FIG. 3 is a view similar to FIG. 1, but greatly enlarged, of tooth flanks of an adjacent pair of sprocket teeth and with a horizontal chain link received therebetween, taken substantially along line III--III of FIG. 2;

FIG. 4 is a sectional view of a typical sprocket tooth taken substantially along line IV--IV of FIG. 2; and

FIG. 5 is a sectional view showing the bearing relationship between a typical cupped tooth flank and a horizontal chain link, taken substantially along line V--V of FIG. 3.

DETAILED DESCRIPTION OF THE INVENTION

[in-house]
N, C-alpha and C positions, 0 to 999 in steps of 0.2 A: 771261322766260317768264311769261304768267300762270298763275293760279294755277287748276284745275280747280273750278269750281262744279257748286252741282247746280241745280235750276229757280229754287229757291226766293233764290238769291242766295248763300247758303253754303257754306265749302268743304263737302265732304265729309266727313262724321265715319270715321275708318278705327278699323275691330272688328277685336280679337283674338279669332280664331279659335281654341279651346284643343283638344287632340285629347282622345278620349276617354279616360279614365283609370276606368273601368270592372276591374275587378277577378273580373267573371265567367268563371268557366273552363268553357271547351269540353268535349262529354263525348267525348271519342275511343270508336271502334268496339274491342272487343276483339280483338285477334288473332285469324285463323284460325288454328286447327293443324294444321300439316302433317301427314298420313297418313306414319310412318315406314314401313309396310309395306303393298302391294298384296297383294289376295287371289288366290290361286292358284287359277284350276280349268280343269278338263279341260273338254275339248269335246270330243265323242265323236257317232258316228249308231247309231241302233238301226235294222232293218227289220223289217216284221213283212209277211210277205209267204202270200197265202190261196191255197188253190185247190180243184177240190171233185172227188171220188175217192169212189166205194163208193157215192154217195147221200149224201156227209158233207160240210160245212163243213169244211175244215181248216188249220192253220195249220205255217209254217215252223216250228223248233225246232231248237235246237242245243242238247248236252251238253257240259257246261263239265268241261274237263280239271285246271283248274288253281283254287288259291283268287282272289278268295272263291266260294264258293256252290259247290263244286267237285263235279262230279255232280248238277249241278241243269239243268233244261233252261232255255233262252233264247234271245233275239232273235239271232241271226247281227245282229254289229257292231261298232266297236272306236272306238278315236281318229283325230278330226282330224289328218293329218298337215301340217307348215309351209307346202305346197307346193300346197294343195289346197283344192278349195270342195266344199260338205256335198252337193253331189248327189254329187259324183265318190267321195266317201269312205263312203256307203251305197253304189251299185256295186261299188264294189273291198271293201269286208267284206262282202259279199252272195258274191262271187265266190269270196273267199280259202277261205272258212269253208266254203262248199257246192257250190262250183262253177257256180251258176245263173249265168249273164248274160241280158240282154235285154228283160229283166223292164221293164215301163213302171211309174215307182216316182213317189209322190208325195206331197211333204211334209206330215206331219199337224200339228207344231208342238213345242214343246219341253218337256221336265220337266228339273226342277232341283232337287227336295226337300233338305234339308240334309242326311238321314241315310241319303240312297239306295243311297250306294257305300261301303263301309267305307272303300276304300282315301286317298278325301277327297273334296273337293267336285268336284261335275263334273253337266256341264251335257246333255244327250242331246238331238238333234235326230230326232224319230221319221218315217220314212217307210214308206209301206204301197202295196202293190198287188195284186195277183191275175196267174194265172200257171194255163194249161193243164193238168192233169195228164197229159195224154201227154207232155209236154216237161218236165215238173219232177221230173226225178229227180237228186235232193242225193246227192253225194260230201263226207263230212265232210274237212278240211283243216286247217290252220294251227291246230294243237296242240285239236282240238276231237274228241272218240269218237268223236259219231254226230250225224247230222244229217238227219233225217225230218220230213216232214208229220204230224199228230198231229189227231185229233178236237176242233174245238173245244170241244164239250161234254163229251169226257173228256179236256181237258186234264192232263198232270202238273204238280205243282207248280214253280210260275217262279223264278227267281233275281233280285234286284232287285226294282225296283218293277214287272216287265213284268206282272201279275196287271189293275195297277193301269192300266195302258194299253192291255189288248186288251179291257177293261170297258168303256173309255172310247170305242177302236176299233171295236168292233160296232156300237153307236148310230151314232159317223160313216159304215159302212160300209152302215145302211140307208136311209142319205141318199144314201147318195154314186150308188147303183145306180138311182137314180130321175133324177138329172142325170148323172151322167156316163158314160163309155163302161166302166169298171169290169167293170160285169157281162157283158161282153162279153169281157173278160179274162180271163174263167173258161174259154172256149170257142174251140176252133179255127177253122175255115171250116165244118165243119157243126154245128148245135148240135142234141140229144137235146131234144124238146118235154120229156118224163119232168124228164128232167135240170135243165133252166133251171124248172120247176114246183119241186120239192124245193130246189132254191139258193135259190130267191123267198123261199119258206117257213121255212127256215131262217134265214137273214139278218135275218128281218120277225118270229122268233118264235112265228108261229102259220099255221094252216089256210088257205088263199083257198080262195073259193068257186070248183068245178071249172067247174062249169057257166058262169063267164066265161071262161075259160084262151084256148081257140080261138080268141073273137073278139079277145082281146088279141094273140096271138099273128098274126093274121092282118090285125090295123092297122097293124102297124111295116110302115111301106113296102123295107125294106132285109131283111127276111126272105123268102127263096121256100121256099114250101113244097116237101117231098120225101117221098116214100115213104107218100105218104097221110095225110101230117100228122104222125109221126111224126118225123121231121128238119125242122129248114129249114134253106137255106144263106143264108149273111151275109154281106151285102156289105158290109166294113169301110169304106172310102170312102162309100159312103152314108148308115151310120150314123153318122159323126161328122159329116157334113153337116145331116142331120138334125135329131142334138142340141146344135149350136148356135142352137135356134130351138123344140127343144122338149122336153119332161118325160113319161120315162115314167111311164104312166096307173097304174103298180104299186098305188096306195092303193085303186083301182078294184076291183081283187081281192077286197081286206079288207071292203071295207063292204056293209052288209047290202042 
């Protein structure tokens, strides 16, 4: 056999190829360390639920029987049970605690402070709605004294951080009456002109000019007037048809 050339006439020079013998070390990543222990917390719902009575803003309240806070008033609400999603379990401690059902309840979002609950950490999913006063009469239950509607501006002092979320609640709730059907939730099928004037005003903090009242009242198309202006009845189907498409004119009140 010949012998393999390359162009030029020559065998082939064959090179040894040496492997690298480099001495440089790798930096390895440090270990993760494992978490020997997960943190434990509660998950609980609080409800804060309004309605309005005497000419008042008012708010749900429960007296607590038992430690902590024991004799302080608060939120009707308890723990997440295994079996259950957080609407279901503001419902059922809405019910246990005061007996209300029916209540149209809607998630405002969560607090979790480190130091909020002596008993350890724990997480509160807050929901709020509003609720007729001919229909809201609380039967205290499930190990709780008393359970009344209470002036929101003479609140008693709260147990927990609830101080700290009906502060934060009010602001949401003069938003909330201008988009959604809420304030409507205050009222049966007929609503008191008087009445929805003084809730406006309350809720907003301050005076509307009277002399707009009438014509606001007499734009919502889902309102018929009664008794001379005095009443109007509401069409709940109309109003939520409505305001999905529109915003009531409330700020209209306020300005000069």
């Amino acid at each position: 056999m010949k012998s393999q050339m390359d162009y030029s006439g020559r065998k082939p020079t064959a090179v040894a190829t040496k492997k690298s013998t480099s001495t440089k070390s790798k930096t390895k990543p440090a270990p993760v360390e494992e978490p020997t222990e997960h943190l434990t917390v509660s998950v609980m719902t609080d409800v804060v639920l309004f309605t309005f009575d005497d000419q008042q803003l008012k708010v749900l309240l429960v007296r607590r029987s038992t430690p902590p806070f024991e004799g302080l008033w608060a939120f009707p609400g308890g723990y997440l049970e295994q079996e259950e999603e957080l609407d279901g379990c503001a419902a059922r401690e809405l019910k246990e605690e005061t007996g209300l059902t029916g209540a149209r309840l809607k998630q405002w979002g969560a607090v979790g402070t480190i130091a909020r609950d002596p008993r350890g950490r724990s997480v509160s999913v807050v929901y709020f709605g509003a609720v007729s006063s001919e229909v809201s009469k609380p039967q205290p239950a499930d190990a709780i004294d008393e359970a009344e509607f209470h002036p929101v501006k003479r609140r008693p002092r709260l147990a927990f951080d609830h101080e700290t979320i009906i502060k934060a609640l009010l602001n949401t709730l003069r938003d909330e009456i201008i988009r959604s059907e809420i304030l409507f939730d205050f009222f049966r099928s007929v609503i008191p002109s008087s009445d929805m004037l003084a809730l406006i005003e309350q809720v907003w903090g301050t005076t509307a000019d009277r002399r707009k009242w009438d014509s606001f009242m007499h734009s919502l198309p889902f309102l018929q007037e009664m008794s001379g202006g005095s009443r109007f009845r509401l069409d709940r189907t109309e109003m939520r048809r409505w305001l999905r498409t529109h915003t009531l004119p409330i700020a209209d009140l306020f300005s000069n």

Turning now to the drawings wherein like reference characters refer to like and corresponding parts throughout the several views, a drive chain is generally designated 10 in FIG. 1 and comprises a plurality of horizontal chain links 11 interconnected by a plurality of chain links 12 disposed substantially perpendicular thereto. A drive sprocket generally designated 13 has a plurality, for example, eight, of radially extending sprocket teeth 14 thereon of the type typically shown in FIG. 4. The sprocket teeth are spaced apart so as to form pockets 15 therebetween, and a circumferential groove 16 divides the teeth into tooth sections 17 and 18, 19 and 21, 22 and 23, 24 and 25. The drive sprocket is mounted for rotation about its central axis 26 (see FIG. 2) so that links 11 lie parallel to this axis and are received within pockets 15. Links 12 extend into groove 16 between the tooth sections. A drive of the sprocket clockwise in FIG. 2 moves the chain belt in the direction of arrow P of FIGS. 1 and 3 and, of course, driving the sprocket in the opposite direction moves the chain in the direction opposite that shown by arrows P. The drive sprocket and chain may be used for any number of drive operations too numerous to mention here. The four adjacent sprocket teeth shown in FIGS. 1 and 2 transmit the drive from the sprocket to the chain with the links thereof engaging these four adjacent teeth.